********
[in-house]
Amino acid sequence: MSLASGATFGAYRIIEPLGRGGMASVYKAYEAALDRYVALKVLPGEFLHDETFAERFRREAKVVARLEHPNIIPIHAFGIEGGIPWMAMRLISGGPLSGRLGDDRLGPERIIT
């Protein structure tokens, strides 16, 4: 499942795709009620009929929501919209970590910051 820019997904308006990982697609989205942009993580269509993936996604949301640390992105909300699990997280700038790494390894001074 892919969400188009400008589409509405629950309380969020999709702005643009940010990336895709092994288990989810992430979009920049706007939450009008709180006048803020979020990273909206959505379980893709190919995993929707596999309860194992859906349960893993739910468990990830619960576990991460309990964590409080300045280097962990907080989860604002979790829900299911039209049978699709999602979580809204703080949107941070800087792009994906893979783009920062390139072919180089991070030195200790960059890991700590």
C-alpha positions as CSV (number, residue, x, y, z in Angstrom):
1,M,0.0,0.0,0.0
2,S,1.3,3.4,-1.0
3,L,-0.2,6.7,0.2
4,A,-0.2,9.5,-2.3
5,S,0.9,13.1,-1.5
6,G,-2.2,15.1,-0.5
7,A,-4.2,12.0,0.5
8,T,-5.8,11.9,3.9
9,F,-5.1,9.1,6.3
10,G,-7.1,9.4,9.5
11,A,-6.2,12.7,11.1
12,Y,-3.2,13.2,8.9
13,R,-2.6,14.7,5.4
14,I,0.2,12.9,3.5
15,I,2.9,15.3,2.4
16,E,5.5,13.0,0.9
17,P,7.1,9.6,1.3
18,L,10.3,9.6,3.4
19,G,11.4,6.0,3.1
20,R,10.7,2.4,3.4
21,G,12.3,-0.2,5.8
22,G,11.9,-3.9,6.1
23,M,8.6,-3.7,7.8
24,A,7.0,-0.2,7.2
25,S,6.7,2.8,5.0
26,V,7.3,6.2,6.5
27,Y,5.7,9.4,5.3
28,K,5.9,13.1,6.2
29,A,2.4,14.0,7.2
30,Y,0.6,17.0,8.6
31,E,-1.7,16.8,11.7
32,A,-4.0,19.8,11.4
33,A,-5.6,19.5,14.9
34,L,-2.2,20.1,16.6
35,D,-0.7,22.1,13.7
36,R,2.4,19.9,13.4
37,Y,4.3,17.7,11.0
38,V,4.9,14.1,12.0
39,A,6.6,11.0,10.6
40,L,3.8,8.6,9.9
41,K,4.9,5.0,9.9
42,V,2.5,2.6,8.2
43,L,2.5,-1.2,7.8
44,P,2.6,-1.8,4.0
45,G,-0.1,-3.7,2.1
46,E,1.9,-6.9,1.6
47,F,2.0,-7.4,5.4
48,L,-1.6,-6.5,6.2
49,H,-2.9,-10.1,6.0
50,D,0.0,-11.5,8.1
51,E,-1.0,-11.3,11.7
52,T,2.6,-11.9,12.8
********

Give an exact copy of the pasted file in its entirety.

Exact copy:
[in-house]
Amino acid sequence: MSLASGATFGAYRIIEPLGRGGMASVYKAYEAALDRYVALKVLPGEFLHDETFAERFRREAKVVARLEHPNIIPIHAFGIEGGIPWMAMRLISGGPLSGRLGDDRLGPERIIT
């Protein structure tokens, strides 16, 4: 499942795709009620009929929501919209970590910051 820019997904308006990982697609989205942009993580269509993936996604949301640390992105909300699990997280700038790494390894001074 892919969400188009400008589409509405629950309380969020999709702005643009940010990336895709092994288990989810992430979009920049706007939450009008709180006048803020979020990273909206959505379980893709190919995993929707596999309860194992859906349960893993739910468990990830619960576990991460309990964590409080300045280097962990907080989860604002979790829900299911039209049978699709999602979580809204703080949107941070800087792009994906893979783009920062390139072919180089991070030195200790960059890991700590």
C-alpha positions as CSV (number, residue, x, y, z in Angstrom):
1,M,0.0,0.0,0.0
2,S,1.3,3.4,-1.0
3,L,-0.2,6.7,0.2
4,A,-0.2,9.5,-2.3
5,S,0.9,13.1,-1.5
6,G,-2.2,15.1,-0.5
7,A,-4.2,12.0,0.5
8,T,-5.8,11.9,3.9
9,F,-5.1,9.1,6.3
10,G,-7.1,9.4,9.5
11,A,-6.2,12.7,11.1
12,Y,-3.2,13.2,8.9
13,R,-2.6,14.7,5.4
14,I,0.2,12.9,3.5
15,I,2.9,15.3,2.4
16,E,5.5,13.0,0.9
17,P,7.1,9.6,1.3
18,L,10.3,9.6,3.4
19,G,11.4,6.0,3.1
20,R,10.7,2.4,3.4
21,G,12.3,-0.2,5.8
22,G,11.9,-3.9,6.1
23,M,8.6,-3.7,7.8
24,A,7.0,-0.2,7.2
25,S,6.7,2.8,5.0
26,V,7.3,6.2,6.5
27,Y,5.7,9.4,5.3
28,K,5.9,13.1,6.2
29,A,2.4,14.0,7.2
30,Y,0.6,17.0,8.6
31,E,-1.7,16.8,11.7
32,A,-4.0,19.8,11.4
33,A,-5.6,19.5,14.9
34,L,-2.2,20.1,16.6
35,D,-0.7,22.1,13.7
36,R,2.4,19.9,13.4
37,Y,4.3,17.7,11.0
38,V,4.9,14.1,12.0
39,A,6.6,11.0,10.6
40,L,3.8,8.6,9.9
41,K,4.9,5.0,9.9
42,V,2.5,2.6,8.2
43,L,2.5,-1.2,7.8
44,P,2.6,-1.8,4.0
45,G,-0.1,-3.7,2.1
46,E,1.9,-6.9,1.6
47,F,2.0,-7.4,5.4
48,L,-1.6,-6.5,6.2
49,H,-2.9,-10.1,6.0
50,D,0.0,-11.5,8.1
51,E,-1.0,-11.3,11.7
52,T,2.6,-11.9,12.8